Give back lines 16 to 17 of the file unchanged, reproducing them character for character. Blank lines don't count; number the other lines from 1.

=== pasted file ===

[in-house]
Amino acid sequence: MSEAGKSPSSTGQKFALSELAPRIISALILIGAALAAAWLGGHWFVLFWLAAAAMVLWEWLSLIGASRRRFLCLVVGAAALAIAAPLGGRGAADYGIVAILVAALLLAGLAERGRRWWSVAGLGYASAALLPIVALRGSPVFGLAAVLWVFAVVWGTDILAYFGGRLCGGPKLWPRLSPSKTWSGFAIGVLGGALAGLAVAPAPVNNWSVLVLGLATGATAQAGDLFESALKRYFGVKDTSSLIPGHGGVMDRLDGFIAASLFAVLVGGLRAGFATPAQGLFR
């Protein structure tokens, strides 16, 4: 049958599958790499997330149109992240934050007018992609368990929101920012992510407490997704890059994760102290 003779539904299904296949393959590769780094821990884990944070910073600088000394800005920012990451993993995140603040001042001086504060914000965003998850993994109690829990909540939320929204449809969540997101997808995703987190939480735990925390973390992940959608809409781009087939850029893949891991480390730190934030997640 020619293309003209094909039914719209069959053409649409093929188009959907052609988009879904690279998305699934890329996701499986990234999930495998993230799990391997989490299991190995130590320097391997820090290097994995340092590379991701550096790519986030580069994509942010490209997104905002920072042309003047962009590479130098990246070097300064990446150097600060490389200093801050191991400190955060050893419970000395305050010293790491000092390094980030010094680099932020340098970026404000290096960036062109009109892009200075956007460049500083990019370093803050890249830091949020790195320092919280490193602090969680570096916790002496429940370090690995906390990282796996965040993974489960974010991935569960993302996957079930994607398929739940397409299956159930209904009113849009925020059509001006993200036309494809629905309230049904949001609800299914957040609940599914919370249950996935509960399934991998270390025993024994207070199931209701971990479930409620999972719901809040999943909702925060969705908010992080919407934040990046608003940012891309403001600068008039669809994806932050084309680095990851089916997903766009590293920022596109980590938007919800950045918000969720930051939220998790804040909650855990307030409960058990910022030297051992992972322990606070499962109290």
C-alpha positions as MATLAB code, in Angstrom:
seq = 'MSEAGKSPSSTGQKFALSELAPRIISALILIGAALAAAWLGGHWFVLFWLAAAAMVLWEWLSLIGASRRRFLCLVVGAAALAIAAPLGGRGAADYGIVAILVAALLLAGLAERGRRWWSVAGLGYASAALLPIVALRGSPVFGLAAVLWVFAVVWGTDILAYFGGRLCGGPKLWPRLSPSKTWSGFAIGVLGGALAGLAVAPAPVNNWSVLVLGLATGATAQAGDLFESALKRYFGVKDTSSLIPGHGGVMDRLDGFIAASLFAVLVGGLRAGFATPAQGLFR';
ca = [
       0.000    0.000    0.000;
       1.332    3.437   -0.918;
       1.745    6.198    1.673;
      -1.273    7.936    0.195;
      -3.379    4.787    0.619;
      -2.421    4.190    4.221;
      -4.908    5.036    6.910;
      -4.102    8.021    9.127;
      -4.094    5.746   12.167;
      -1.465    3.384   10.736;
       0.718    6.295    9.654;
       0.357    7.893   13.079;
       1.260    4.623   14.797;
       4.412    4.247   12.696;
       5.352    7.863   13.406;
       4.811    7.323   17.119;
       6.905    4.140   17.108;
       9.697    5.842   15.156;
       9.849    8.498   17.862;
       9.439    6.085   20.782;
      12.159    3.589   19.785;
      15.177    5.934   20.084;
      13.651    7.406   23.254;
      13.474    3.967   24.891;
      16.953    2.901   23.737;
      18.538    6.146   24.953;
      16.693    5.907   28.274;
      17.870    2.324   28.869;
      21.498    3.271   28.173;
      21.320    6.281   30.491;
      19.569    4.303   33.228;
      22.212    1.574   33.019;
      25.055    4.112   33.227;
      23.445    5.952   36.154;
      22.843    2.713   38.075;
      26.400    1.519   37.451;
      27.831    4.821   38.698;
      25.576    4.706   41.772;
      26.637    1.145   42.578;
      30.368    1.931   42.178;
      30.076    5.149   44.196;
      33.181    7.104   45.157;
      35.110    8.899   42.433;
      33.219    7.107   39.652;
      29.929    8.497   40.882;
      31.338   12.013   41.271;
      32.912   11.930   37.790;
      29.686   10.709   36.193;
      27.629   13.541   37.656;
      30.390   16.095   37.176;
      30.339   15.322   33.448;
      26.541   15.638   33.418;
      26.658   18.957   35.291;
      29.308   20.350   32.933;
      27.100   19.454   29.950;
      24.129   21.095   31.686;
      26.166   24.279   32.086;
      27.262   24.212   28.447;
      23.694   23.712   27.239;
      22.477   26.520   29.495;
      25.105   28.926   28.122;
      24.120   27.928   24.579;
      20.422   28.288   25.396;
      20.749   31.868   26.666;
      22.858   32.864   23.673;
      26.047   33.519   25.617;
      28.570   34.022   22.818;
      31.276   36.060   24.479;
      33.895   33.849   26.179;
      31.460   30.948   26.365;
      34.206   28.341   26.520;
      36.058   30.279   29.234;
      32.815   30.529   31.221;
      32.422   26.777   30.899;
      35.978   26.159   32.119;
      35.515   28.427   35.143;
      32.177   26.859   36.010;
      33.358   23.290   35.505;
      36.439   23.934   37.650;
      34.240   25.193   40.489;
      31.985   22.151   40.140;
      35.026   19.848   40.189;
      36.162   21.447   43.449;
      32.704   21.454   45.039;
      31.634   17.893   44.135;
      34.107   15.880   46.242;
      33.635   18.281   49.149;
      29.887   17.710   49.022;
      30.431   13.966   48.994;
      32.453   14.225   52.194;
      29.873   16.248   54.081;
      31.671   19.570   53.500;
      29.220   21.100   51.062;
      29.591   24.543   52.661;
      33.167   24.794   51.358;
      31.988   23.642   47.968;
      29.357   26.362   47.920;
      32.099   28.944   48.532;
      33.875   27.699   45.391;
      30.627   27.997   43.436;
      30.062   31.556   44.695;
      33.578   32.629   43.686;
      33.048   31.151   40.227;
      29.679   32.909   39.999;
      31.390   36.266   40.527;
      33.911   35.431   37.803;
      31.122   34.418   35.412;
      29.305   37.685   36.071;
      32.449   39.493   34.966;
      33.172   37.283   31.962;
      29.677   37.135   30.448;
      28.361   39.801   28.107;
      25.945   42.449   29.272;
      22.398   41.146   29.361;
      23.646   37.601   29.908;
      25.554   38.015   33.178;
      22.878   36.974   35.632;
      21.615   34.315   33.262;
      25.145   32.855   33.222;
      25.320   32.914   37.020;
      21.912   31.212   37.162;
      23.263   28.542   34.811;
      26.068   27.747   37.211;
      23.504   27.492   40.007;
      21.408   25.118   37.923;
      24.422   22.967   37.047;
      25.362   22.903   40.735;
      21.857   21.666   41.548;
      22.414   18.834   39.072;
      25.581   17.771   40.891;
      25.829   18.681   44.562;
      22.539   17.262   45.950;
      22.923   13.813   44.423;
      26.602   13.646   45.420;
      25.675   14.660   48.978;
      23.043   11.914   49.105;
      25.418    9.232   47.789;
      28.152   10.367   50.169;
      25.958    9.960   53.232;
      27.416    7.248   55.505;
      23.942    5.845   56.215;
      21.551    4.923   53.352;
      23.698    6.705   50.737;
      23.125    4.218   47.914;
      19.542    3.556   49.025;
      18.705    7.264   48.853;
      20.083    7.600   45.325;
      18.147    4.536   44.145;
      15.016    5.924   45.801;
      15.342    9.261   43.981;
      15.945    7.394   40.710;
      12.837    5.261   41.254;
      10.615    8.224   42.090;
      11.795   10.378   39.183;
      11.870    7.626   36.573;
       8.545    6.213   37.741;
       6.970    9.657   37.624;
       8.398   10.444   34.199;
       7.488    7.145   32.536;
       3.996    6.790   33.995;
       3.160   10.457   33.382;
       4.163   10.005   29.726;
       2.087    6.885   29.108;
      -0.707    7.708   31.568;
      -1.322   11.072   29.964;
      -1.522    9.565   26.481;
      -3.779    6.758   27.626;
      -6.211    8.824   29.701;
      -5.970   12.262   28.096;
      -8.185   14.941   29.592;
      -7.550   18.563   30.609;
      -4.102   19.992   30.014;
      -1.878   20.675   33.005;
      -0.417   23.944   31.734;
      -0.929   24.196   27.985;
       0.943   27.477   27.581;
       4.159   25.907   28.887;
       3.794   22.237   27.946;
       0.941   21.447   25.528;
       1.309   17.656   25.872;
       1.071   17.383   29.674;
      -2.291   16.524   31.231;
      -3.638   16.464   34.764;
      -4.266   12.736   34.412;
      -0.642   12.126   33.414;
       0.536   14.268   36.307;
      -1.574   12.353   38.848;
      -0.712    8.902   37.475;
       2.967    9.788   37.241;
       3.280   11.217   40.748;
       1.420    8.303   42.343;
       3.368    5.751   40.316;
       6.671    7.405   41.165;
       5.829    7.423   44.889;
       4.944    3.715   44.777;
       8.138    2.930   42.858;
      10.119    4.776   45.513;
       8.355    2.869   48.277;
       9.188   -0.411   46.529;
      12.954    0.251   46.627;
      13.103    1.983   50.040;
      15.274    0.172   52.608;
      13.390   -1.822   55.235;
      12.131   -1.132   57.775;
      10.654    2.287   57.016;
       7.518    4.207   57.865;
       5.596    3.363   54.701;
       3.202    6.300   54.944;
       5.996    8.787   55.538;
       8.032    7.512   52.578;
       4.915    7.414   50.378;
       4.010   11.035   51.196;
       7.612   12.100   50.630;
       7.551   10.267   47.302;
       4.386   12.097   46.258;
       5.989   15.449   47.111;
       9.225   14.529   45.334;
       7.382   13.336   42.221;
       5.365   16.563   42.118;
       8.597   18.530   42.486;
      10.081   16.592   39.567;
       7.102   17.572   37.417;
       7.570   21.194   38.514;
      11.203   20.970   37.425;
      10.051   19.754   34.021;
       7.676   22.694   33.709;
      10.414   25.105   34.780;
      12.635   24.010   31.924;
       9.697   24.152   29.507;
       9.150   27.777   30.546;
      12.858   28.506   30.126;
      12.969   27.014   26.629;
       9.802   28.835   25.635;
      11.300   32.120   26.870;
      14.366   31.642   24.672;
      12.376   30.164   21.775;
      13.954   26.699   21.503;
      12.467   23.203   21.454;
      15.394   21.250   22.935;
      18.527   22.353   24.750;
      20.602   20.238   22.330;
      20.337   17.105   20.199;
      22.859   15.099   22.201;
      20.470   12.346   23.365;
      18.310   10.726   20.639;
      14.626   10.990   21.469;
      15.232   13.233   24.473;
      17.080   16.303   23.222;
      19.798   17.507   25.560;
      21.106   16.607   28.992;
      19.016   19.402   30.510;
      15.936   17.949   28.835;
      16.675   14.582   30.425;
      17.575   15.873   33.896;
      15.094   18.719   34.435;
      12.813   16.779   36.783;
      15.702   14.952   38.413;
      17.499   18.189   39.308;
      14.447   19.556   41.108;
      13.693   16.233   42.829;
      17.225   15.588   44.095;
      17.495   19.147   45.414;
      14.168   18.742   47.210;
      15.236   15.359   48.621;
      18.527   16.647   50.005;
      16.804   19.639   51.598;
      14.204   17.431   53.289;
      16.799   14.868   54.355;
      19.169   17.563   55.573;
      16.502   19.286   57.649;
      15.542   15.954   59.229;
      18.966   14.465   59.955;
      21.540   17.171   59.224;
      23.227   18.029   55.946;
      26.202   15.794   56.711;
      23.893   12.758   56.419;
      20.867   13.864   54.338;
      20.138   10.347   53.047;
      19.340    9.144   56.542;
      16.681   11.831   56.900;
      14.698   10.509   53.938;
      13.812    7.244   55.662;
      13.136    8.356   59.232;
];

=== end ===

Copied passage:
      -1.465    3.384   10.736;
       0.718    6.295    9.654;